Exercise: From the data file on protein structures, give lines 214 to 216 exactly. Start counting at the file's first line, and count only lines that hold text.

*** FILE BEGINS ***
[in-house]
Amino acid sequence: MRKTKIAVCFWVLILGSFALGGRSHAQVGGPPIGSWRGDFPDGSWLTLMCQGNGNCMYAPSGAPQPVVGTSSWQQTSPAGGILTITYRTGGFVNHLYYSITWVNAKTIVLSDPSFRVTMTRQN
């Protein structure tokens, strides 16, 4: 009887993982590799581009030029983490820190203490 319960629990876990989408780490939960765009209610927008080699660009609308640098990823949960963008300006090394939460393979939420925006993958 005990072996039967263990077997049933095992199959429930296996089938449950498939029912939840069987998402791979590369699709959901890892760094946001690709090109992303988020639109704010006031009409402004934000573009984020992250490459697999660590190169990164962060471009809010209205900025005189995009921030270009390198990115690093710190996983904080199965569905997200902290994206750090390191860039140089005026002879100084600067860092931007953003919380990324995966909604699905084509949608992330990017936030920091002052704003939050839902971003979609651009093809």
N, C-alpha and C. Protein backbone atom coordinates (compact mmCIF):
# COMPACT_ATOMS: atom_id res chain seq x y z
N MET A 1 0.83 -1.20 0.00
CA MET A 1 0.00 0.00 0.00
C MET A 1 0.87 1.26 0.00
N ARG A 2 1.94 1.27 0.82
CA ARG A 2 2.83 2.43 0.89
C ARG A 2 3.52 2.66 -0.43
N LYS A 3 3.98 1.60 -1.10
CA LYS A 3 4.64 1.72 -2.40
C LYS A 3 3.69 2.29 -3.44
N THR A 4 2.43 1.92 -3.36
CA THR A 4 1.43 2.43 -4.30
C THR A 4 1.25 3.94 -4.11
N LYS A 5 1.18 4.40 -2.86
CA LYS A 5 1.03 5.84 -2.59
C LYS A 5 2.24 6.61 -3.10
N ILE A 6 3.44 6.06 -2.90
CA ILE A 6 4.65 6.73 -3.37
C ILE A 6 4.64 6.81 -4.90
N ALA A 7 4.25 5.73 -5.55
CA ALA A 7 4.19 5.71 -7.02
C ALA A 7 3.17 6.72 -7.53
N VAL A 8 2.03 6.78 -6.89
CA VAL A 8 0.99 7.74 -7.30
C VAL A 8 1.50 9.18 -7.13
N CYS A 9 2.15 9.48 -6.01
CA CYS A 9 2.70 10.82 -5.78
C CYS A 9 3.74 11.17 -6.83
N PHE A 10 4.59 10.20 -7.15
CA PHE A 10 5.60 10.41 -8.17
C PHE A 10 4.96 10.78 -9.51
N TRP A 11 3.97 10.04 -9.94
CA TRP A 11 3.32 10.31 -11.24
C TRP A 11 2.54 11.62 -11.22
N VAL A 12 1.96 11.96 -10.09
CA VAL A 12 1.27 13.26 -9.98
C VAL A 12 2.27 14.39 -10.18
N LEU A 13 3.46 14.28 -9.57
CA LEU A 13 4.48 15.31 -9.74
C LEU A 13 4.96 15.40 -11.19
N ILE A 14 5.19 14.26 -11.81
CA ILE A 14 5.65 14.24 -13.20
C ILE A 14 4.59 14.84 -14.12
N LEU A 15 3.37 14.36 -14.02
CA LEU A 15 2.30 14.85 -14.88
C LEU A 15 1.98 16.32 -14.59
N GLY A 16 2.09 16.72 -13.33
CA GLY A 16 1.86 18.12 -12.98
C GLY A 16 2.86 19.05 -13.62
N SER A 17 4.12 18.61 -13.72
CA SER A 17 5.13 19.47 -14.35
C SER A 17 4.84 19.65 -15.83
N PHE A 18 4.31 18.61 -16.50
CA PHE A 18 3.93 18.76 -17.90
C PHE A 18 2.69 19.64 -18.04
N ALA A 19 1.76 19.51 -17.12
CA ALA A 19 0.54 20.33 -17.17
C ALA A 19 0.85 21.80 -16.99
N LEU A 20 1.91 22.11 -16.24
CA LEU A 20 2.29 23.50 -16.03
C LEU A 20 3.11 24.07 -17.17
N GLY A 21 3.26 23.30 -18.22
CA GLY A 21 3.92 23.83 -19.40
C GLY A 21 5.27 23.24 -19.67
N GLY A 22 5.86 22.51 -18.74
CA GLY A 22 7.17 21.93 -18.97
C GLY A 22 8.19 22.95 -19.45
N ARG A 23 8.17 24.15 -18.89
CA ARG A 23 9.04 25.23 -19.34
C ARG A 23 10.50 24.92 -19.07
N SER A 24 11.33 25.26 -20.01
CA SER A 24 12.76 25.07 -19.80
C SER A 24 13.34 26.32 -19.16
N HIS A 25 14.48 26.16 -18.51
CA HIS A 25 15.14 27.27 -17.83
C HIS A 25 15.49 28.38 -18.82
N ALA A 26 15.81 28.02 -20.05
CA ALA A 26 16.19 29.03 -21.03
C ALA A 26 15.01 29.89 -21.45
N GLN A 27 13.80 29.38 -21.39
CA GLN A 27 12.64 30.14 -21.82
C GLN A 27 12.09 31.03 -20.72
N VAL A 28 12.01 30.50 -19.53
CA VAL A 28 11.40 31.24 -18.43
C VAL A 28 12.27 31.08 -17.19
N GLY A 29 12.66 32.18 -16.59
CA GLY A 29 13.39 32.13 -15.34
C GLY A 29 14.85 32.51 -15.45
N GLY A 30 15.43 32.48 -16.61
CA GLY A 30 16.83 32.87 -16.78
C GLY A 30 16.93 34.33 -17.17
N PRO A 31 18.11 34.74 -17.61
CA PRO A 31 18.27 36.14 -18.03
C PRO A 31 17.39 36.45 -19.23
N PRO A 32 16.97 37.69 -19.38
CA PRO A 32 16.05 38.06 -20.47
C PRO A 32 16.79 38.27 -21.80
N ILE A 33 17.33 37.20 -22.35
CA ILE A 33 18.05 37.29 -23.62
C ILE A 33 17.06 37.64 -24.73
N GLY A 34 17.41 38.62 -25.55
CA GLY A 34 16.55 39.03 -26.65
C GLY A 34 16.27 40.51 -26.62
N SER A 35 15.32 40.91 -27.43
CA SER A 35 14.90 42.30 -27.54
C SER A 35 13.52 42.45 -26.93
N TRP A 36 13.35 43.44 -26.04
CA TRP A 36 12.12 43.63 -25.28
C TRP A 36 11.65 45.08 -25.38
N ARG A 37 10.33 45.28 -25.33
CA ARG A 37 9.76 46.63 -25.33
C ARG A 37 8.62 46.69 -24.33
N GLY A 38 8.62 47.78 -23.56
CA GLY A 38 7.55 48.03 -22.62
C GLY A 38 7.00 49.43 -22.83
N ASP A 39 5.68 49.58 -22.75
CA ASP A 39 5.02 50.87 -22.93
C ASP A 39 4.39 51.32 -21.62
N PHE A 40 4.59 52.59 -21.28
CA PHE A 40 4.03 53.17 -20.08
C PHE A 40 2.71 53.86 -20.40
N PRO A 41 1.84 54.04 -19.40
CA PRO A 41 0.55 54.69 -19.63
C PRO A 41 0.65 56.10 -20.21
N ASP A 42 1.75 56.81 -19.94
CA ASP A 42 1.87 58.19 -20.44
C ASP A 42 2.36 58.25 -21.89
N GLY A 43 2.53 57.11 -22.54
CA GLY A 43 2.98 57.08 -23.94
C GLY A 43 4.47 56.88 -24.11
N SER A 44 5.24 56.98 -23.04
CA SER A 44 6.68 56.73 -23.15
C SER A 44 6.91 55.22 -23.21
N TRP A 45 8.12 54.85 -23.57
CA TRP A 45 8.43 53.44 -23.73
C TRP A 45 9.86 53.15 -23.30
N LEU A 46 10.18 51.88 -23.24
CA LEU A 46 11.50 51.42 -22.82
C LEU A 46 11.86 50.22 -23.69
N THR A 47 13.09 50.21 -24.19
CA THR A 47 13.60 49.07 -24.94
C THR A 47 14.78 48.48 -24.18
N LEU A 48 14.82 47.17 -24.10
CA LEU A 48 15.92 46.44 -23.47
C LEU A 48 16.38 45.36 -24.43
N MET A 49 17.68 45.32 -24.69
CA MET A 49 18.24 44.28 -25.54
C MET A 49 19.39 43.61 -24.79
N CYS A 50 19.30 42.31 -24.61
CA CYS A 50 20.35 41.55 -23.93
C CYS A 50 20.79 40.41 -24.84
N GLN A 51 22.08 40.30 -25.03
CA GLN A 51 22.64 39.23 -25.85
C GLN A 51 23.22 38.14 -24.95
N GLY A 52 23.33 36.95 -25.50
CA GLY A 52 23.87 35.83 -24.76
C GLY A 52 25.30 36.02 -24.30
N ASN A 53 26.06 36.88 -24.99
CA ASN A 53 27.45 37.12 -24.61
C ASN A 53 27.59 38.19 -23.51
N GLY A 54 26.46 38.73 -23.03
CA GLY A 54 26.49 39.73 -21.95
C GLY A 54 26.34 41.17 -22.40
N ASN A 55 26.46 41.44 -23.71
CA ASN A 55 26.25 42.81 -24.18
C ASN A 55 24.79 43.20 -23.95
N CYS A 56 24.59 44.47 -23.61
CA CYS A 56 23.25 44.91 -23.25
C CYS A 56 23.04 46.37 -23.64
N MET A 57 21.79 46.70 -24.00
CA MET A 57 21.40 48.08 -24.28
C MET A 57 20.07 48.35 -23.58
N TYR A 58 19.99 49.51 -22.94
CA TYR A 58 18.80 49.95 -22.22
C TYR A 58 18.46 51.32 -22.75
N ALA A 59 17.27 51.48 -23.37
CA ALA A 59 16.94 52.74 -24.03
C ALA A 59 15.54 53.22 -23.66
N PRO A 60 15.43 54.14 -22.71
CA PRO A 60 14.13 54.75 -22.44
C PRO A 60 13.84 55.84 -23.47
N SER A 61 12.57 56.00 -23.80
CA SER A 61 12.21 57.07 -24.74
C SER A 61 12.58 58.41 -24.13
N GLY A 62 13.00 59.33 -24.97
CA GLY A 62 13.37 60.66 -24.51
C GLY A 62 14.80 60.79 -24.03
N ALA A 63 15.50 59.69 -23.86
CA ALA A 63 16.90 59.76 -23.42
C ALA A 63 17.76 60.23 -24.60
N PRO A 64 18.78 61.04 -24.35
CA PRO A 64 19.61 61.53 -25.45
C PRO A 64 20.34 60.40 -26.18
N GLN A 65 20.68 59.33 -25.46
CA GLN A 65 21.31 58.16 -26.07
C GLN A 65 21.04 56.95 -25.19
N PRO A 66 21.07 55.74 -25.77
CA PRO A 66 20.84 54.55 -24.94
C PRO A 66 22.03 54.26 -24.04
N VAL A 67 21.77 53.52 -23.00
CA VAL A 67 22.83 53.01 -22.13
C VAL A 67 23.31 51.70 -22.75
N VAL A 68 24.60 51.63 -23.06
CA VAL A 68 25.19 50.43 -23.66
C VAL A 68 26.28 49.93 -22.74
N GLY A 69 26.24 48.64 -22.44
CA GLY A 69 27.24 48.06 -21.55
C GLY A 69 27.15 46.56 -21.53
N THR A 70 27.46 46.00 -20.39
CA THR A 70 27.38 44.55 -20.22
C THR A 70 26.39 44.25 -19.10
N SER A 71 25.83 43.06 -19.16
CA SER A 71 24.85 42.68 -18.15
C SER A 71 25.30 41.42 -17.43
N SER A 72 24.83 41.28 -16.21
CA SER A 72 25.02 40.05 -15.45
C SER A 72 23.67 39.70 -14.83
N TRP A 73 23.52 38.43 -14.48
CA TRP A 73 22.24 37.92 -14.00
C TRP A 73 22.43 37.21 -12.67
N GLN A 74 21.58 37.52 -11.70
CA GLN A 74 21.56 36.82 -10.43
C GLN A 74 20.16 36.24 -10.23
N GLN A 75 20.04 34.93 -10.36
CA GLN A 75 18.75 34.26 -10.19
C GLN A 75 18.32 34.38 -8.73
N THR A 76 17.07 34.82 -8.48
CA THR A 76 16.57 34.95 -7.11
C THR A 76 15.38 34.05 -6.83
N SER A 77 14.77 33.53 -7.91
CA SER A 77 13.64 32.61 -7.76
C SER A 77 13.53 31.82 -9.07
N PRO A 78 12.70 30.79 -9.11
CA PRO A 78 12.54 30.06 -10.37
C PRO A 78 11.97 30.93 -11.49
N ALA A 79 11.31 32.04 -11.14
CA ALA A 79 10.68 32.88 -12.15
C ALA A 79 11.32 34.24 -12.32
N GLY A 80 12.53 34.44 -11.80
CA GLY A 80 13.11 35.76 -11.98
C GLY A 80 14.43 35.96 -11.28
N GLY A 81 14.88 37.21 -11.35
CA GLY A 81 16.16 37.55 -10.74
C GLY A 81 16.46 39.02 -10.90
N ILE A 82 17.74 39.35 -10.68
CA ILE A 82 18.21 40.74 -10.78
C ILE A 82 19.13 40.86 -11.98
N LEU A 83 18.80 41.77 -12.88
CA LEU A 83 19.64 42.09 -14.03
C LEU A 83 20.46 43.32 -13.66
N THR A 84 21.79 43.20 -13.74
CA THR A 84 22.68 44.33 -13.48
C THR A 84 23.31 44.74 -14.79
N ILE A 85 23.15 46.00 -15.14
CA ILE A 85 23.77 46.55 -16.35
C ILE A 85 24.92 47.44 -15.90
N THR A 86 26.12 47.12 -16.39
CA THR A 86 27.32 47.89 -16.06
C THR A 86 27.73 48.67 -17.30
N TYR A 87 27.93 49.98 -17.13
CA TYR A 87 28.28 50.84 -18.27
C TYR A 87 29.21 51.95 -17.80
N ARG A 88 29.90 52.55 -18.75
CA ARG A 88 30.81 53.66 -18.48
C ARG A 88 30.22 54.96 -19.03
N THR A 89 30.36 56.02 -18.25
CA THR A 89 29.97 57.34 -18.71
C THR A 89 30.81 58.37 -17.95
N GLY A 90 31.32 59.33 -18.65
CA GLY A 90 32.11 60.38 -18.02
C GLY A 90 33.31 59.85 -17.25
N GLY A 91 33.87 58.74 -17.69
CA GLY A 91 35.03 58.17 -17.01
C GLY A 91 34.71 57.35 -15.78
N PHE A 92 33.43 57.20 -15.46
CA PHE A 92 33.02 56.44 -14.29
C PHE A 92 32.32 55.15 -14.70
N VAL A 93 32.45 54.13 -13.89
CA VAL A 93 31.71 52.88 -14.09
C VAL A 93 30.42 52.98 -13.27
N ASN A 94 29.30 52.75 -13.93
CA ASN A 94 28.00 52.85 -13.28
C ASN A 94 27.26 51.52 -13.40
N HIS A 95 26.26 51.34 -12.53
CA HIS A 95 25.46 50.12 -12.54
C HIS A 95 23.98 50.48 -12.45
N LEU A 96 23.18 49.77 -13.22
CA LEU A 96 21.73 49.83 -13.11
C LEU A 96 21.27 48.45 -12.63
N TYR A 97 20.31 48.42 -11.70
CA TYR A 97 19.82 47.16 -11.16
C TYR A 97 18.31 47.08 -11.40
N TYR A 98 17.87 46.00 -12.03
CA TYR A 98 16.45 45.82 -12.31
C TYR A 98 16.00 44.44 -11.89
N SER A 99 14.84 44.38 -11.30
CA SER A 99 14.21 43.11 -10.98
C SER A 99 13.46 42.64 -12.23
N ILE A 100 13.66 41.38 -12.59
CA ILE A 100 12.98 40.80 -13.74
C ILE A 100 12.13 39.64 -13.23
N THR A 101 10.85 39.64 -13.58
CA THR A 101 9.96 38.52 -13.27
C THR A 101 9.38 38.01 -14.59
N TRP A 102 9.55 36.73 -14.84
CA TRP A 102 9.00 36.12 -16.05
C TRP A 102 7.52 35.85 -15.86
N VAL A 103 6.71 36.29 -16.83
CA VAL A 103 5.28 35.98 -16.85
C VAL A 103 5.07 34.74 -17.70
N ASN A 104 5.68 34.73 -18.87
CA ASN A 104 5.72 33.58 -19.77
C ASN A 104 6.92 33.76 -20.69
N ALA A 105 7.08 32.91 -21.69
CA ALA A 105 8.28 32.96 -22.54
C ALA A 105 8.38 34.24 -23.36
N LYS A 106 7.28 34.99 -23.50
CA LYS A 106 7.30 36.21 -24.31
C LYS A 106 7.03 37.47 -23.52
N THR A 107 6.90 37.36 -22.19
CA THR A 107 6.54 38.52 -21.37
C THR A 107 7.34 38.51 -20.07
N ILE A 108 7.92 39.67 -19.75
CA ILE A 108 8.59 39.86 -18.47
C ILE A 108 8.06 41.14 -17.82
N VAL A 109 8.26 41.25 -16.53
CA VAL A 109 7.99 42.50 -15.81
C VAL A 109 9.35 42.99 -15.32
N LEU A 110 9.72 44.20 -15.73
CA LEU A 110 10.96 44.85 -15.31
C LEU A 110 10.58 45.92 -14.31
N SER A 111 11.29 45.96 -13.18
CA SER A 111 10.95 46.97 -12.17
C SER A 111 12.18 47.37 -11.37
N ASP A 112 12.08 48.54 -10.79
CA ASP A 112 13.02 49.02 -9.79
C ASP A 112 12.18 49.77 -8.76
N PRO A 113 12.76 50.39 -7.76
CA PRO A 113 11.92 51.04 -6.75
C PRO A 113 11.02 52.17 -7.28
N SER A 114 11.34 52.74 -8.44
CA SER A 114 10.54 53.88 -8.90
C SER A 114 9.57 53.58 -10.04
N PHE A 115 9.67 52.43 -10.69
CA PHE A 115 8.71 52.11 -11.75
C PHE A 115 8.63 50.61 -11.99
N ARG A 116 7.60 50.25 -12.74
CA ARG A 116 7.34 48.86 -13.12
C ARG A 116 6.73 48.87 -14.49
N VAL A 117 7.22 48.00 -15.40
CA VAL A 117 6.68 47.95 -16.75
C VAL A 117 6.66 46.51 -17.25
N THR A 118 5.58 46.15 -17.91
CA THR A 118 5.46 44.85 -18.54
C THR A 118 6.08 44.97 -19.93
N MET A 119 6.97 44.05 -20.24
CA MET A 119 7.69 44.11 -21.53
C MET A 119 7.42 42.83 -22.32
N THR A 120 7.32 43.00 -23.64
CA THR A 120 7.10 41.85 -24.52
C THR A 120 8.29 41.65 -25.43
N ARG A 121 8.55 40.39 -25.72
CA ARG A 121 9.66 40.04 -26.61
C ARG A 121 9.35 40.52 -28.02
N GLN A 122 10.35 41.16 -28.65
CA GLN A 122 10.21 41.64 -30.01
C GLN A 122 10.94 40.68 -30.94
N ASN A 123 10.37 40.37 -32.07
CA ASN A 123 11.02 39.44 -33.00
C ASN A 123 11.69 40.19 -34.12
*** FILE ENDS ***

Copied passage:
CA THR A 70 27.38 44.55 -20.22
C THR A 70 26.39 44.25 -19.10
N SER A 71 25.83 43.06 -19.16